September 21, 2005

Throughout the night we went up the Neva River and entered the first of several lakes, Lake Lodago.   Russia has an abundance of lakes and rivers, more than I would have imagined.   The Neva River is 46 miles long with an average depth of 33 feet, the deepest being 65 feet.   Lake Ladoga has a surface area of 11,420 square miles.   Our trip across the southern end of this lake took 6 to 7 hours.   We then entered the Svir River.   It is a much longer river at 133 miles with an maximum depth of 29 feet.   Shortly we came to the first of 18 locks.   At this first lock we had a change in water level of 39 feet.

The one thing that stuck me was the pollution in or on the waters.   This is really evident when looking at the sides of the locks.   The black coating on the wall is oil.

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An hour or so from this first lock, we arrived at Mandrogy.   This little town was built and is maintained as a model of an old Russian village community.   The people here, for the most part, are craftsmen producing typical Russian souvenir items.   The buildings were unique and enjoyable to walk among.   There was a vodka museum where there is 2,460 different kinds of vodka on display.   There were a couple available for tasting and the one I tried had a pickle in it.   Later, at a vodka tasting on the boat, I learned that pickles are ideal for eating while drinking vodka and is commonly done in Russia.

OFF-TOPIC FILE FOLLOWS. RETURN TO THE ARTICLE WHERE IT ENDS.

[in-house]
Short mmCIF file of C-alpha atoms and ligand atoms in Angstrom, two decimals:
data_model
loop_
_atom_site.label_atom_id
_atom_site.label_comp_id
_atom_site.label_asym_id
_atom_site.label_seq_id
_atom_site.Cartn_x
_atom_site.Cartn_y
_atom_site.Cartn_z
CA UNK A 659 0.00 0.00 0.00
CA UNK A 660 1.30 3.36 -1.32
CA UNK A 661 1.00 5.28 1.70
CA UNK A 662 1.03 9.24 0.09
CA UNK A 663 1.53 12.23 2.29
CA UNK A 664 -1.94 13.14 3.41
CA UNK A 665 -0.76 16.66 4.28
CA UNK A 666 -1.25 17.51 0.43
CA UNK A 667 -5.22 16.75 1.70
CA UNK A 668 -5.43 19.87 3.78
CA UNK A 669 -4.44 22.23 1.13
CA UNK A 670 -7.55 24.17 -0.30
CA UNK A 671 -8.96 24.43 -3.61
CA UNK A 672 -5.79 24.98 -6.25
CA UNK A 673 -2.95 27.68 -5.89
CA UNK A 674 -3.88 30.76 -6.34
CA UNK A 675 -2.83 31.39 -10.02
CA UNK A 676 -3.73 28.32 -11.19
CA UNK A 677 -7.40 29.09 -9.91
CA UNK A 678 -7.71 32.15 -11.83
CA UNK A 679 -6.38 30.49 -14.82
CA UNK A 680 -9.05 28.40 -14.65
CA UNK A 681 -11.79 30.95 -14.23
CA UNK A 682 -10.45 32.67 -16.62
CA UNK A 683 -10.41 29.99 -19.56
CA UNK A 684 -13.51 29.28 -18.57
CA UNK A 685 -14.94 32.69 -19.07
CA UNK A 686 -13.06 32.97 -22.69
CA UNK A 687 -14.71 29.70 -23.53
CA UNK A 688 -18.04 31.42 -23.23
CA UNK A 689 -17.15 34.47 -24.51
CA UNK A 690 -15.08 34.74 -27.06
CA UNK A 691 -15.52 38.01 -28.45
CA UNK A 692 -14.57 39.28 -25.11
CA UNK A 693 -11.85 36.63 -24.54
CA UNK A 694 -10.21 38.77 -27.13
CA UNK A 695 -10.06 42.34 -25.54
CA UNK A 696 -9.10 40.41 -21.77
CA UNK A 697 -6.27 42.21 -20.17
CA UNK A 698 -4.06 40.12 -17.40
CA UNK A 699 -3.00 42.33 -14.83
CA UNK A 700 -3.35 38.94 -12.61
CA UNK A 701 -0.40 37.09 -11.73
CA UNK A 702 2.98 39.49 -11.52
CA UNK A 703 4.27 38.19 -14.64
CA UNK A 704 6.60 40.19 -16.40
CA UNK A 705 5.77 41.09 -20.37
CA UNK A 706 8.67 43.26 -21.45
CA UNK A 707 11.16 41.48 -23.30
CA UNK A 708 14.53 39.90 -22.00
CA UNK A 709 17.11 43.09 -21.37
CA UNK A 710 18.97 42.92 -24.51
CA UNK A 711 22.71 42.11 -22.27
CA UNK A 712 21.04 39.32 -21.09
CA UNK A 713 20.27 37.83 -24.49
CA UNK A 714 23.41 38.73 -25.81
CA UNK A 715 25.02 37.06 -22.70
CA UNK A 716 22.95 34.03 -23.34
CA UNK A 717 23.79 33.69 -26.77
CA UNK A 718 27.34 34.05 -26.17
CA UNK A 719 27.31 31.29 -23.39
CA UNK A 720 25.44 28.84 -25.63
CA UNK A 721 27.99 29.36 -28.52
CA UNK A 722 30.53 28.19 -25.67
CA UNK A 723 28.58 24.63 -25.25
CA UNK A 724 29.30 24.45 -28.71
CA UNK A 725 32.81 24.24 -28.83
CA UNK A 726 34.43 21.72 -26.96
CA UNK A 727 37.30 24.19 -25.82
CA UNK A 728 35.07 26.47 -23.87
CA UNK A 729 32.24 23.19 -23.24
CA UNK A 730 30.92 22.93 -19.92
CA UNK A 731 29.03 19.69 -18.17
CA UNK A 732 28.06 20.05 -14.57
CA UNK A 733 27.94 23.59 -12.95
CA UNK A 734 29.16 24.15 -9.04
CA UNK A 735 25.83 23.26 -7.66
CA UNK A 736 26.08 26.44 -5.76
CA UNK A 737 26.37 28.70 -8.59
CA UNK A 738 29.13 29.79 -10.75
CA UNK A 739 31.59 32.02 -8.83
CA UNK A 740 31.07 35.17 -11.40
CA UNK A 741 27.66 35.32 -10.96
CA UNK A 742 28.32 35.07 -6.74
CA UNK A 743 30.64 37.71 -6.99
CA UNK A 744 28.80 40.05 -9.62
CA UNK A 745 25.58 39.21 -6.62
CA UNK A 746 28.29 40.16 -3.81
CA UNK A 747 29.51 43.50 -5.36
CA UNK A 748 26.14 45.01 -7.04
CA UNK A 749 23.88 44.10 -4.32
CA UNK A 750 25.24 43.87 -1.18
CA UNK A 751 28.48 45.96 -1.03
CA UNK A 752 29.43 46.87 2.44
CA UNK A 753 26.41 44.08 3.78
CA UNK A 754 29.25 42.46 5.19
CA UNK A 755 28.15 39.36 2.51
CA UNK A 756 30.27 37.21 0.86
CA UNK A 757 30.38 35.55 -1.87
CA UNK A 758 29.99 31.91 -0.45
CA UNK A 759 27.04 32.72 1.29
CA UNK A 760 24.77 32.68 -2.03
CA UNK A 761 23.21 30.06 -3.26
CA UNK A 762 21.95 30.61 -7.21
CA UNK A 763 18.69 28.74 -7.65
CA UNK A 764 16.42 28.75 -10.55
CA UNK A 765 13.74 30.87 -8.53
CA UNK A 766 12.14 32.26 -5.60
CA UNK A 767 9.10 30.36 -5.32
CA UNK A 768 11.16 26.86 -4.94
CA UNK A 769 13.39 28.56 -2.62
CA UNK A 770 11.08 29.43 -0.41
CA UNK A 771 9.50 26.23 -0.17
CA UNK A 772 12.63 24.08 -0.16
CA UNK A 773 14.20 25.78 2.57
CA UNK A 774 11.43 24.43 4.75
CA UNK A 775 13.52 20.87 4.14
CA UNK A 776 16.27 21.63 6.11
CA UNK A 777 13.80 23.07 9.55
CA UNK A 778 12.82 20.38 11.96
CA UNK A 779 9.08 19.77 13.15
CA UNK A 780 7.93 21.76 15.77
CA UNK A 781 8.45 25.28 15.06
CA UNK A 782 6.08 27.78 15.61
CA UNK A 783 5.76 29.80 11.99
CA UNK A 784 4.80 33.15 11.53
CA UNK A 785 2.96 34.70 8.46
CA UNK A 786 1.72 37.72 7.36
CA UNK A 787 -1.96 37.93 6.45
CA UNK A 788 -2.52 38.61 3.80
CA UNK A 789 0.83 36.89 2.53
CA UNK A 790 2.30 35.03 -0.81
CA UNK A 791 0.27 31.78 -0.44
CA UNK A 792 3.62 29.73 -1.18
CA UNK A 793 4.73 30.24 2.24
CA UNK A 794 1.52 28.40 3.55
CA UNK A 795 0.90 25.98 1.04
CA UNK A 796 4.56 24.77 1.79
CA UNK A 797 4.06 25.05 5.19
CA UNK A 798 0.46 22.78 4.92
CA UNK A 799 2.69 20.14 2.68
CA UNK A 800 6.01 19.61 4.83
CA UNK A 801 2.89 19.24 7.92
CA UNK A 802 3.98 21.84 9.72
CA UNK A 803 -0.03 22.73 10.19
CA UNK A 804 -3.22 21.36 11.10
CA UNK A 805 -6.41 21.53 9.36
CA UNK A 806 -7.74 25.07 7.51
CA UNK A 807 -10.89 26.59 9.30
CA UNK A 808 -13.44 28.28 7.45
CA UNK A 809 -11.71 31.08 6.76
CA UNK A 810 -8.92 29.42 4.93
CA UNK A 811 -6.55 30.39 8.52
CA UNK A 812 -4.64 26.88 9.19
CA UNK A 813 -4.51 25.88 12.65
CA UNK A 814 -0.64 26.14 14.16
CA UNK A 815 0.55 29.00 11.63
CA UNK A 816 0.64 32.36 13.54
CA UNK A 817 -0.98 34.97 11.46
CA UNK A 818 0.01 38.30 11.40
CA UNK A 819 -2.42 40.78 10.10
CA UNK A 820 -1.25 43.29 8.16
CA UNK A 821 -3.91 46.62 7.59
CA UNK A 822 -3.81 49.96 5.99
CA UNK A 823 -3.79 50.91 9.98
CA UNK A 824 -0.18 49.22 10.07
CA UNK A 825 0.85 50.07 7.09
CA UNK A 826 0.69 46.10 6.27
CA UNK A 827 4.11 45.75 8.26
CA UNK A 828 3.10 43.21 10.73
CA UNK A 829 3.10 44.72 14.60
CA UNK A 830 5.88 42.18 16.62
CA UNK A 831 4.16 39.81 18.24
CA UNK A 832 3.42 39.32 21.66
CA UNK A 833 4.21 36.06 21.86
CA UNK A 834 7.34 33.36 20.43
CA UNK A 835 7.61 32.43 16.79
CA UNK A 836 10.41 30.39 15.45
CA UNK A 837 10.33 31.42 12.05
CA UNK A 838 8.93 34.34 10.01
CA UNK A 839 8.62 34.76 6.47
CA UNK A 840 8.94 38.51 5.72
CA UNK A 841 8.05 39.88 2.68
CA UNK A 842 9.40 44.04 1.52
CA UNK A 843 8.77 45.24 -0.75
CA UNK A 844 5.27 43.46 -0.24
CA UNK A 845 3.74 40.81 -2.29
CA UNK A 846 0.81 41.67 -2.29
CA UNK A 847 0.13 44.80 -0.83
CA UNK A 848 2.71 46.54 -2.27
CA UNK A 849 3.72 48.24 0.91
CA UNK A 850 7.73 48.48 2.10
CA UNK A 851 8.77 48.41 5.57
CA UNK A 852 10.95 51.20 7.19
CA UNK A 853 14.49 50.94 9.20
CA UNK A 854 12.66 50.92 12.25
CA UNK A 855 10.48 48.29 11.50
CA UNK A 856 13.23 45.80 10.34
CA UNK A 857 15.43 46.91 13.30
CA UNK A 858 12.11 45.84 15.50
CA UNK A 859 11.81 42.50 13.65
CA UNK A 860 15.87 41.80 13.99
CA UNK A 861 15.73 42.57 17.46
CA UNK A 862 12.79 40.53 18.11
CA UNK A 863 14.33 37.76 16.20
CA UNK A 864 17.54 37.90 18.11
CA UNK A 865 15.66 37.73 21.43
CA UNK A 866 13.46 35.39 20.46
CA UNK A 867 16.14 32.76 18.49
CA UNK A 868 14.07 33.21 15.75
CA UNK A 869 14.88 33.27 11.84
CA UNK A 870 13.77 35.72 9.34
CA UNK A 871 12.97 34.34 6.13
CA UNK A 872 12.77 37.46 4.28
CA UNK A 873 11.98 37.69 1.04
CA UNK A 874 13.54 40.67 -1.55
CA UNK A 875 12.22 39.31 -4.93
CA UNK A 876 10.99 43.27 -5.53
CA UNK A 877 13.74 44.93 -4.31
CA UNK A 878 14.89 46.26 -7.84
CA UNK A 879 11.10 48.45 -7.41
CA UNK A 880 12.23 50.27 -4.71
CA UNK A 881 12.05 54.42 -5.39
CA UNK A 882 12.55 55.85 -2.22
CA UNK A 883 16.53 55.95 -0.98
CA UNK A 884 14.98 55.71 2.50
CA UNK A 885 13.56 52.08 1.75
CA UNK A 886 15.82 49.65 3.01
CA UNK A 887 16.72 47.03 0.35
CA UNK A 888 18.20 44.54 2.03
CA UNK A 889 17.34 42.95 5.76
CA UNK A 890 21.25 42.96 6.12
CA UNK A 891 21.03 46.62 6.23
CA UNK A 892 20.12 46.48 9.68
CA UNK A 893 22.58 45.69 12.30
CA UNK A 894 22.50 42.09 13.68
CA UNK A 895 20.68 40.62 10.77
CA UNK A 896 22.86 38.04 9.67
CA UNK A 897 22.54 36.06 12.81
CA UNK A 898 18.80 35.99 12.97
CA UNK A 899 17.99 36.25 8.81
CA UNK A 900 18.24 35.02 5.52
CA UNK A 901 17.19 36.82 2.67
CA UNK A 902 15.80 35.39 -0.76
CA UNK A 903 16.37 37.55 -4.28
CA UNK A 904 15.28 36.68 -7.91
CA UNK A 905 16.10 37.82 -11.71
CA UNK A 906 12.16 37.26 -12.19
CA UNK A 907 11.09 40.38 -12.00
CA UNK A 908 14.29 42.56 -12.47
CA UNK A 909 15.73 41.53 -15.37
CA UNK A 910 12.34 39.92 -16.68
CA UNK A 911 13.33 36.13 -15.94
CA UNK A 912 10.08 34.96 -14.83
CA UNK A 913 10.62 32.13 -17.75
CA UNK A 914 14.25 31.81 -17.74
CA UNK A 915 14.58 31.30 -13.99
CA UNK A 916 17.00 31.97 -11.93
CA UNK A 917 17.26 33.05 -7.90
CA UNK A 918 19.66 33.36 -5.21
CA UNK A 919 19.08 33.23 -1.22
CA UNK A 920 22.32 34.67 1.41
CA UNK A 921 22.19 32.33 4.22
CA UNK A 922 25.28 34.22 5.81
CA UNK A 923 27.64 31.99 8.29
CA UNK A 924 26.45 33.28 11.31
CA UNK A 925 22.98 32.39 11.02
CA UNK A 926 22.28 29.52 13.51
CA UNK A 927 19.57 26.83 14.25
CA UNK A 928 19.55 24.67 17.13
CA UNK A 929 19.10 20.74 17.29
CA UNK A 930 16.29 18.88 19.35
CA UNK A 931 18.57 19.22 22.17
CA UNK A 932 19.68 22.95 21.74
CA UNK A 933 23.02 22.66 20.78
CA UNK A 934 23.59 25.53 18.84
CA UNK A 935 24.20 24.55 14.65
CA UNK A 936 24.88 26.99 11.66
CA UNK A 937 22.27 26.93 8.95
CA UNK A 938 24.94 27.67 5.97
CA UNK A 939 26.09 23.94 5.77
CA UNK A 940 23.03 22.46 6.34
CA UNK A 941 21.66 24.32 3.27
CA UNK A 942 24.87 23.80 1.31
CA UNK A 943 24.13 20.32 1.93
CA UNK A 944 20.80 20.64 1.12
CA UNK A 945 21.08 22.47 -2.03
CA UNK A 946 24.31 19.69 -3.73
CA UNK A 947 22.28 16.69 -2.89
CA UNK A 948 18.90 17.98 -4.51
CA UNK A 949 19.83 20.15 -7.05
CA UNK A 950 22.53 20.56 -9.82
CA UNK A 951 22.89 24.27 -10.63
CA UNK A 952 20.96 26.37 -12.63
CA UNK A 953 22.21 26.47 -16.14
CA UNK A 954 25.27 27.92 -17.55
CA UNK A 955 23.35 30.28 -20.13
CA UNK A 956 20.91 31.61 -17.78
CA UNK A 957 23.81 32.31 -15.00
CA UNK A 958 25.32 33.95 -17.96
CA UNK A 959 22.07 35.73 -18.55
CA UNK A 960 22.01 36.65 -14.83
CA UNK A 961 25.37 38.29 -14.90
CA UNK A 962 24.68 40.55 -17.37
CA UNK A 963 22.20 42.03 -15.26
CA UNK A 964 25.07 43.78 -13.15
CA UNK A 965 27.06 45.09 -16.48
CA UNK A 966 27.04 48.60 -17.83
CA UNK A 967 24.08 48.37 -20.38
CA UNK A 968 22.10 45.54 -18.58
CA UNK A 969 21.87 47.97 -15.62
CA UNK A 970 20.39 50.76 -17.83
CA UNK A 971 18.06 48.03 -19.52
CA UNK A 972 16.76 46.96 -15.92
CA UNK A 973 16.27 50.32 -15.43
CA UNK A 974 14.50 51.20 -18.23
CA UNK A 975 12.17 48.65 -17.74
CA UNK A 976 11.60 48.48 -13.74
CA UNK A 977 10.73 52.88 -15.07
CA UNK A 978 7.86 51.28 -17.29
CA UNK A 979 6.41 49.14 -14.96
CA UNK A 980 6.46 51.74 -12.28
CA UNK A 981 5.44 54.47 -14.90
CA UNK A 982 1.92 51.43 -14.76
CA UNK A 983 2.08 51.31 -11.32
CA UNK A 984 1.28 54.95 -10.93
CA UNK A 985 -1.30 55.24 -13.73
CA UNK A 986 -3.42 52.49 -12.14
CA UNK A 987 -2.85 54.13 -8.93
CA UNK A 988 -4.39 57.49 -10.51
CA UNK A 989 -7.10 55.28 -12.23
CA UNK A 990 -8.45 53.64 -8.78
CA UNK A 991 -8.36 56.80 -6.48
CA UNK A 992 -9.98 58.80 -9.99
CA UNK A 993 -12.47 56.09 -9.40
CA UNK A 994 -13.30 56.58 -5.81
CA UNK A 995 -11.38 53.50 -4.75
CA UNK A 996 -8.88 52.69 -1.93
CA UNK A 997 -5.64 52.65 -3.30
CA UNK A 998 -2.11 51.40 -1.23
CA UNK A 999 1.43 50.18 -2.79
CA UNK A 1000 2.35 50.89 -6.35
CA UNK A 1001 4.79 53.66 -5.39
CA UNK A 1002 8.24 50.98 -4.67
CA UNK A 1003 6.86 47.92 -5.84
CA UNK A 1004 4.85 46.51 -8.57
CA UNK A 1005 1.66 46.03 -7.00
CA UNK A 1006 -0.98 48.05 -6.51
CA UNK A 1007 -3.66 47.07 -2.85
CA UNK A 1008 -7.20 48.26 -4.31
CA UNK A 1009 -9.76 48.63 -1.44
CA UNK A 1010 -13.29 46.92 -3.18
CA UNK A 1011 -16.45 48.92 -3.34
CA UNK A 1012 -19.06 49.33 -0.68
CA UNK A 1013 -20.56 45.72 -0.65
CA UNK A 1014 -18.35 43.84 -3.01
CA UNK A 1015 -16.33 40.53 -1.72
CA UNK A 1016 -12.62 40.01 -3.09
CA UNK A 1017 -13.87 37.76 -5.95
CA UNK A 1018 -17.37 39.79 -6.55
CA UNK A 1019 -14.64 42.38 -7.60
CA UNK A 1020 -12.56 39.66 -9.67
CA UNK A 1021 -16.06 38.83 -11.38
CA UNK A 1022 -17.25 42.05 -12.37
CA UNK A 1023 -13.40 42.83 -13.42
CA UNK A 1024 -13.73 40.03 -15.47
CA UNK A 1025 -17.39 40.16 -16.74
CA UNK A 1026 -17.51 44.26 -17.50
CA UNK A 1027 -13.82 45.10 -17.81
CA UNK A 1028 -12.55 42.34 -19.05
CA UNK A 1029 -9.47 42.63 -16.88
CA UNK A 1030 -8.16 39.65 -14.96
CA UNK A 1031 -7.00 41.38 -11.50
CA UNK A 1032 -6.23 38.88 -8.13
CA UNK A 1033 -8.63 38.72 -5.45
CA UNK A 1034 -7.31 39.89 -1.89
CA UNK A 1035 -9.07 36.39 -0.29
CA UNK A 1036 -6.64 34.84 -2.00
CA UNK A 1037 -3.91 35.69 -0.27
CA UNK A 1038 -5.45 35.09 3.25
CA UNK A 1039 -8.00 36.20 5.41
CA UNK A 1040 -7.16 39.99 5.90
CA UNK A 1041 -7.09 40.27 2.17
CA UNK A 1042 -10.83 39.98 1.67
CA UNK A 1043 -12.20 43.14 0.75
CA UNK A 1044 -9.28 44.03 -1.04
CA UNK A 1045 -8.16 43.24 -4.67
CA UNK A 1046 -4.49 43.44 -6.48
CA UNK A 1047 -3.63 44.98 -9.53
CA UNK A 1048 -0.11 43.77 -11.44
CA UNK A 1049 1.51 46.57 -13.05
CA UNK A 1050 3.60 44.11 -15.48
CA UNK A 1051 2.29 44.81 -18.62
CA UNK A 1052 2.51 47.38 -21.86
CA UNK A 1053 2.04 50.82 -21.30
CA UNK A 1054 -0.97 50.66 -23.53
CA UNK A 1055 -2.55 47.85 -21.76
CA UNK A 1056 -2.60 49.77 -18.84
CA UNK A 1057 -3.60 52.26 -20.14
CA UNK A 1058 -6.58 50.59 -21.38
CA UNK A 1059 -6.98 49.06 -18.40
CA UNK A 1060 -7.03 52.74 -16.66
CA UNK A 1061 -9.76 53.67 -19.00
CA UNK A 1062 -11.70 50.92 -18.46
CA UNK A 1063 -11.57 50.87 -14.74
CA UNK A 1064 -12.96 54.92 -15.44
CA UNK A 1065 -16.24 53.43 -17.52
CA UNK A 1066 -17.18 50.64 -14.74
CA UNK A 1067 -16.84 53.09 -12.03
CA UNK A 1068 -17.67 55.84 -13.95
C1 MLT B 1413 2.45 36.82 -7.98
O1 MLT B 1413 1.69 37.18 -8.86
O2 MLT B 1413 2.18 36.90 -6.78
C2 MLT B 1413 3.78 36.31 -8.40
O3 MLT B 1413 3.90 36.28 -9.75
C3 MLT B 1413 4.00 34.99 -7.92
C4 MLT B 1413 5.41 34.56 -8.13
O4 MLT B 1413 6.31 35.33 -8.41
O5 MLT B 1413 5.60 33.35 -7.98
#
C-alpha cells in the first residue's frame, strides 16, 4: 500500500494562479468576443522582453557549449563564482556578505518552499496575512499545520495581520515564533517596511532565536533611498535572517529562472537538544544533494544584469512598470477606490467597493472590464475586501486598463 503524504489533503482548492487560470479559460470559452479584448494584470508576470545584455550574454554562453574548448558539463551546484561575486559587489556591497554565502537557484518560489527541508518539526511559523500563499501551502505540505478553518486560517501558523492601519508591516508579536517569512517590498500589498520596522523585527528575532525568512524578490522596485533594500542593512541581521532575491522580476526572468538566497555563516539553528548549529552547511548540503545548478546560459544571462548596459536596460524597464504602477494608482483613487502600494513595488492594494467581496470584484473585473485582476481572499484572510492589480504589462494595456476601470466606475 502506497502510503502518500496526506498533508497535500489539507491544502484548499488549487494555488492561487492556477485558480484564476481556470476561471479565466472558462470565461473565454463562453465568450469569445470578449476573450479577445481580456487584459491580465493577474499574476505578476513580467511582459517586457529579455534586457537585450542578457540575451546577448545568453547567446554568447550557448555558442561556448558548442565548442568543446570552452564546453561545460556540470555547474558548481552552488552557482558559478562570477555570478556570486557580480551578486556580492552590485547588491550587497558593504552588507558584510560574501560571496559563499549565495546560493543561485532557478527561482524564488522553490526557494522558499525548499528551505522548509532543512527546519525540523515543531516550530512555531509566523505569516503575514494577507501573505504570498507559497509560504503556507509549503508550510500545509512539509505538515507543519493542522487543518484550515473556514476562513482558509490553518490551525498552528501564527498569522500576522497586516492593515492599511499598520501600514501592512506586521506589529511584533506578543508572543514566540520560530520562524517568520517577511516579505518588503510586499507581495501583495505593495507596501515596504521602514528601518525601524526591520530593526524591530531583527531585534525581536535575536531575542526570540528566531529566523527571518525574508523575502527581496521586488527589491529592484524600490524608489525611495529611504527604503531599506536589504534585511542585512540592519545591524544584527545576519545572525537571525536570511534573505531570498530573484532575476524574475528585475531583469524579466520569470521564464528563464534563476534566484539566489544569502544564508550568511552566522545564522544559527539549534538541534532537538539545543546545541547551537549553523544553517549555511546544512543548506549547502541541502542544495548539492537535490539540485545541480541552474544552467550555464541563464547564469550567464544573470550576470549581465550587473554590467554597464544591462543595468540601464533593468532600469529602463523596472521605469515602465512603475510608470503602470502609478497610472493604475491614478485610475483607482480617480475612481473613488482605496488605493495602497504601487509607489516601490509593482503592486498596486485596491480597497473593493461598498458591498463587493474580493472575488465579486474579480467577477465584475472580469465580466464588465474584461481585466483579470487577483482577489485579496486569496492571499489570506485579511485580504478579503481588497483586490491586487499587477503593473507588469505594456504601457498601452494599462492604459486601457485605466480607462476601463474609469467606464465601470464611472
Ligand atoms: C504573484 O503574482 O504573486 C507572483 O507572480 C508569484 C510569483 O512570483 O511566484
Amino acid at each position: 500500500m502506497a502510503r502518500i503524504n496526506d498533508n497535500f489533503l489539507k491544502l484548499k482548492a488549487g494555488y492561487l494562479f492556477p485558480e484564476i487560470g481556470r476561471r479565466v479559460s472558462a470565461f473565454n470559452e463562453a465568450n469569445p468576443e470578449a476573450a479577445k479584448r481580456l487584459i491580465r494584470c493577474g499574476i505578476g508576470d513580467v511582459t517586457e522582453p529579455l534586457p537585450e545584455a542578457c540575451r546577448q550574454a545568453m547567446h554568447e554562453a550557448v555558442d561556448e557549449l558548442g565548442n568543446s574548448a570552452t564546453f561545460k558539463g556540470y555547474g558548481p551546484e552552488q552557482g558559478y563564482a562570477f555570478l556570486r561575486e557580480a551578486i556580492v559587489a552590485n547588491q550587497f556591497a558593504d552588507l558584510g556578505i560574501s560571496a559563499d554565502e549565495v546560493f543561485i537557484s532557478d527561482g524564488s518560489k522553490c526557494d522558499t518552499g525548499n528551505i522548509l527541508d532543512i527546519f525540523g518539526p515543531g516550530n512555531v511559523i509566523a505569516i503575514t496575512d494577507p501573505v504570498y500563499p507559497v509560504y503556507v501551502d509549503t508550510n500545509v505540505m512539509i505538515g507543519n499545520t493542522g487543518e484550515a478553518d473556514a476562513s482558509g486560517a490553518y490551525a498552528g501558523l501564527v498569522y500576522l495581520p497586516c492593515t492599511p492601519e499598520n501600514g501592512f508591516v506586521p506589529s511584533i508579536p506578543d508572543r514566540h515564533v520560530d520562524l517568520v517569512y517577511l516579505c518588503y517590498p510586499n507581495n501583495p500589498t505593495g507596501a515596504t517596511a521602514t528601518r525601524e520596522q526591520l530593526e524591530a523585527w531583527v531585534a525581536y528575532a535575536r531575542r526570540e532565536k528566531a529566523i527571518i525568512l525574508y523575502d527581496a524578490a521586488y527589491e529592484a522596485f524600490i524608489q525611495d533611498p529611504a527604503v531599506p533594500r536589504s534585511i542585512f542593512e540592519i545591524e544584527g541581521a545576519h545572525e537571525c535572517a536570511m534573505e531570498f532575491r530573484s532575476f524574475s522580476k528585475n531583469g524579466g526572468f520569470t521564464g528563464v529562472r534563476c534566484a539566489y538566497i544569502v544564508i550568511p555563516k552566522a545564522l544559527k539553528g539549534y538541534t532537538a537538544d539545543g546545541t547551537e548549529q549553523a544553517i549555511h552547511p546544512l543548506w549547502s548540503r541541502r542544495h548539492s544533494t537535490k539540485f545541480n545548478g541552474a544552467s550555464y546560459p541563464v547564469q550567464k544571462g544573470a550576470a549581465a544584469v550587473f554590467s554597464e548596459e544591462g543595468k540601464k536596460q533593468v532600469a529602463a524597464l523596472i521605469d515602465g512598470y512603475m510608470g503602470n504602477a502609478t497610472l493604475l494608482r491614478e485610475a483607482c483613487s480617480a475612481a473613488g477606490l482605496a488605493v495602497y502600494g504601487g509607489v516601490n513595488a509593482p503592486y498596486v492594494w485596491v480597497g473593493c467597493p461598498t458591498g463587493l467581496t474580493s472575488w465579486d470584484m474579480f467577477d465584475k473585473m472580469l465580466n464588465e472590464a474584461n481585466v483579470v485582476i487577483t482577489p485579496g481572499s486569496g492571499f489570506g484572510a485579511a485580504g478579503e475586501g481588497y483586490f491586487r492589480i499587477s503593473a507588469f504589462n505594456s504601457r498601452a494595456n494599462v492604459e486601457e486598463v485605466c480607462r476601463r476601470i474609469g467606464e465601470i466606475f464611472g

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This woman in the first photograph was making a delicate lace.   When I took this photo she got very, very mad.   From her reaction you would have thought that I had the flash right in her face.   It took her the longest time to get her eyes back where she could go back to work.   Maybe doing this type of work the pupils of the eyes enlarge and there was a blinding effect.   I think it was more put-on.

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This photograph above is of our boat.   Once everyone was on board we left for an overnight trip to Kizhi.   We were able to get a glimpse of the rural life of those who live along the banks of this river.   The tankers carrying petroleum products were numerous as well as many boats loaded with birch, pine and aspen logs.   Logging is a huge industry.   Our guide told us that they say in Russia that there is plentiful water and plentiful trees.   Continuing up the Svir River we arrived at the next lock just before sunset.   This time the rise was 60 feet.

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The entertainment on board this boat was not extensive.   No big shows with lots of dancers and singers accompanied by a medium size band.   There were two singers and the young woman had an exceptionally good voice.   Accompanying them was keyboard and guitar.

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Near midnight, we left the Svir River and entered the Onega Lake. It covers an area of about 6,000 square miles making it the second largest lake in Europe.   The island of Kizhi would be our next stop.

Next   —   Kizhi